"The Mermaid" by Leighton 1858


The author ANACREON flourished in the sixth century B.C. He was ranked first in his age for the lyric of wine and women, and what is now called "Horatian" philosophy of life.

THE thirsty earth soaks up the rain,
And drinks, and gapes for drink again.
The plants suck in the earth and are,
With constant drinking, fresh and fair.

The sea itself, which one, would think
Should have but little need of drink,
Drinks ten thousand rivers up,
So filled that they o'erflow the cup;

The busy sun (and one would guess
By his drunken, fiery face no less)
Drinks up the sea, and when he 'as done,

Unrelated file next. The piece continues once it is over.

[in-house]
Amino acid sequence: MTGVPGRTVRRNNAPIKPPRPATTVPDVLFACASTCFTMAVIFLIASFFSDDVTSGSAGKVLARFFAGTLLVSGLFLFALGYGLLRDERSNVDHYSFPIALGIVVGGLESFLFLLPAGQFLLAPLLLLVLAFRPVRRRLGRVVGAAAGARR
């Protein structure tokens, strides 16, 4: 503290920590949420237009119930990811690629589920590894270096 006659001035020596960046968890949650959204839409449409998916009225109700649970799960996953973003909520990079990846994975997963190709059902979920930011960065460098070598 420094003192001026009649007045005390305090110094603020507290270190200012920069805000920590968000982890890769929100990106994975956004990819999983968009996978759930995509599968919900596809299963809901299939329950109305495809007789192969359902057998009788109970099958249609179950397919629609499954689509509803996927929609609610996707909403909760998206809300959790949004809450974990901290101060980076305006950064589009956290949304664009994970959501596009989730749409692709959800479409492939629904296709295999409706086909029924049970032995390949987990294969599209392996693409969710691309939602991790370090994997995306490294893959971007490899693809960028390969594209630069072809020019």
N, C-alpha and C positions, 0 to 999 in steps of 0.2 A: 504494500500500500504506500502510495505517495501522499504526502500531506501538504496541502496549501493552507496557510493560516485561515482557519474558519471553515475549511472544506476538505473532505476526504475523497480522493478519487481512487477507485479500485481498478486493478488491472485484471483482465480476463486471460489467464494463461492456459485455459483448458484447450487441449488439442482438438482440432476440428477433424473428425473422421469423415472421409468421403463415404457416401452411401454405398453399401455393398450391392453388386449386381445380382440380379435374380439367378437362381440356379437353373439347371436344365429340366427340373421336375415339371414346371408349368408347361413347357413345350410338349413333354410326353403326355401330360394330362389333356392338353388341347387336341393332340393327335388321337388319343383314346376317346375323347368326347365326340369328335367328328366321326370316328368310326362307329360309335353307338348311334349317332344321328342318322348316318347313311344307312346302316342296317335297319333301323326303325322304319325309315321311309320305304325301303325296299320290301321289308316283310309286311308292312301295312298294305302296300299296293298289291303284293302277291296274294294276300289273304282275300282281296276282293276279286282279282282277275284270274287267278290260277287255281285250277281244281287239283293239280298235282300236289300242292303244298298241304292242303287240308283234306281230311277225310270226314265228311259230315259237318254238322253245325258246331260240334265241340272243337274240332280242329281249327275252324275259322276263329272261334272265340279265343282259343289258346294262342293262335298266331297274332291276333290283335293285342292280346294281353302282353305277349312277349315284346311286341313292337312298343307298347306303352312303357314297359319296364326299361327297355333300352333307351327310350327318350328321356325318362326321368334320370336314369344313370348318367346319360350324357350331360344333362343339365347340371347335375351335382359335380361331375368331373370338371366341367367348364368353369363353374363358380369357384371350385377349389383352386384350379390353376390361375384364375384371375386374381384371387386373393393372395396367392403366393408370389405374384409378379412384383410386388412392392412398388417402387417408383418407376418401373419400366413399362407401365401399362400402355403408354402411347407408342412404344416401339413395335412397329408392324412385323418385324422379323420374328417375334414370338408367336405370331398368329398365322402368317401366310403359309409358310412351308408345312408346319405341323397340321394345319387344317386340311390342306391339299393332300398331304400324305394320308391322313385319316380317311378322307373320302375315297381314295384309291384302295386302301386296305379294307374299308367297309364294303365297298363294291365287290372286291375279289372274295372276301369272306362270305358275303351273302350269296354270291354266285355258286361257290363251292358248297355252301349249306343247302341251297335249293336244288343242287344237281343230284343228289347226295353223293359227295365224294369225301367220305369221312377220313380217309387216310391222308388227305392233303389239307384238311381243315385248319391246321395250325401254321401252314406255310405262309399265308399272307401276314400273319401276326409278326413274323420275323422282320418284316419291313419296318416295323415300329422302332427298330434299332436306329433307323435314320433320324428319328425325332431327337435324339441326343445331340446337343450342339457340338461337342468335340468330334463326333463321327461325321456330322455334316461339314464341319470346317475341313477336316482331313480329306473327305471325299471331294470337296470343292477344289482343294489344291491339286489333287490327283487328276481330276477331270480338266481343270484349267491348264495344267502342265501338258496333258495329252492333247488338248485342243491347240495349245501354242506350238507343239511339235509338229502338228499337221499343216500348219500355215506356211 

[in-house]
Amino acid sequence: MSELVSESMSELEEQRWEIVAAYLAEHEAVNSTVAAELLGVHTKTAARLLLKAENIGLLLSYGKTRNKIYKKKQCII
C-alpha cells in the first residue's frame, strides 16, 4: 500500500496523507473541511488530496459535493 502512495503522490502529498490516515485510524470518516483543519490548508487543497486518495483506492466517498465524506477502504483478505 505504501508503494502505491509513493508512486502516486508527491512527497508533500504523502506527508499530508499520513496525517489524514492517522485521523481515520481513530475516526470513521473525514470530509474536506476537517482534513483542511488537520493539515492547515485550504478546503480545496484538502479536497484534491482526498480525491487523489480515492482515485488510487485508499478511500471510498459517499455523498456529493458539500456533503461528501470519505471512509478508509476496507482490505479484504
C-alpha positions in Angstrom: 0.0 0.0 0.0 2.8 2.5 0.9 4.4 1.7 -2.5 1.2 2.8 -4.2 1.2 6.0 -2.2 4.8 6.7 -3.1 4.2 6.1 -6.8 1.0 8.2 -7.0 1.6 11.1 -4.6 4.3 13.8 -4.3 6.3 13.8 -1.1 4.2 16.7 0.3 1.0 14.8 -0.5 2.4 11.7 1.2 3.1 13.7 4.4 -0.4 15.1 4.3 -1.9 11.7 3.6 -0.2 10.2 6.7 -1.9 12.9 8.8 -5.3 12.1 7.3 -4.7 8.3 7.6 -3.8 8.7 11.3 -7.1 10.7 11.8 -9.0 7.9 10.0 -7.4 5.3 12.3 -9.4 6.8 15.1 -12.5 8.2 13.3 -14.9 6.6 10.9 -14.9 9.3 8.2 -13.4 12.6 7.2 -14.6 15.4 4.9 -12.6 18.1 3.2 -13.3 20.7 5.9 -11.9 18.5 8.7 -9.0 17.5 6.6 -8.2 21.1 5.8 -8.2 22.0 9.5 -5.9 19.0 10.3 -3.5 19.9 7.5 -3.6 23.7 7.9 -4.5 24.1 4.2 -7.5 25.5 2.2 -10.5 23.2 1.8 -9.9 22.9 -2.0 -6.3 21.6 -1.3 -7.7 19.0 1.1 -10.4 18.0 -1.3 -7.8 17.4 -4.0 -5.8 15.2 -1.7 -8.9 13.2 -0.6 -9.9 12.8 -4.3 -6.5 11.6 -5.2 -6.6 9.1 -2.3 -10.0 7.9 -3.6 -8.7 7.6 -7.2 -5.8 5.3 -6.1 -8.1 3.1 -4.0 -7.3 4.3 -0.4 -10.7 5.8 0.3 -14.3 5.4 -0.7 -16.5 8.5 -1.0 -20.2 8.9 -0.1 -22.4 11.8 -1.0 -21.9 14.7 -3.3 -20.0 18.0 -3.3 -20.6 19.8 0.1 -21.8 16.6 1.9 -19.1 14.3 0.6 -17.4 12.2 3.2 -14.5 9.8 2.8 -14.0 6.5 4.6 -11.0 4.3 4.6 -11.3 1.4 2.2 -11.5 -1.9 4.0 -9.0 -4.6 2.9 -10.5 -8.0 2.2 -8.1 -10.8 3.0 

The moon and stars drink up the sun.

They drink and dance by their own light,
They drink and revel all the night.
Nothing in Nature's sober sound,
But an eternal health goes round.

Fill up the bowl, then, fill it high,
Fill all the glasses there, for why
Should ev'ry creature drink but I?
Why, men of morals, tell me why?

Drink and play, for life is fleeting;
short our time beneath the sky;

Amphis 332 BC.

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Nancy Fry, nancy@wayward.com.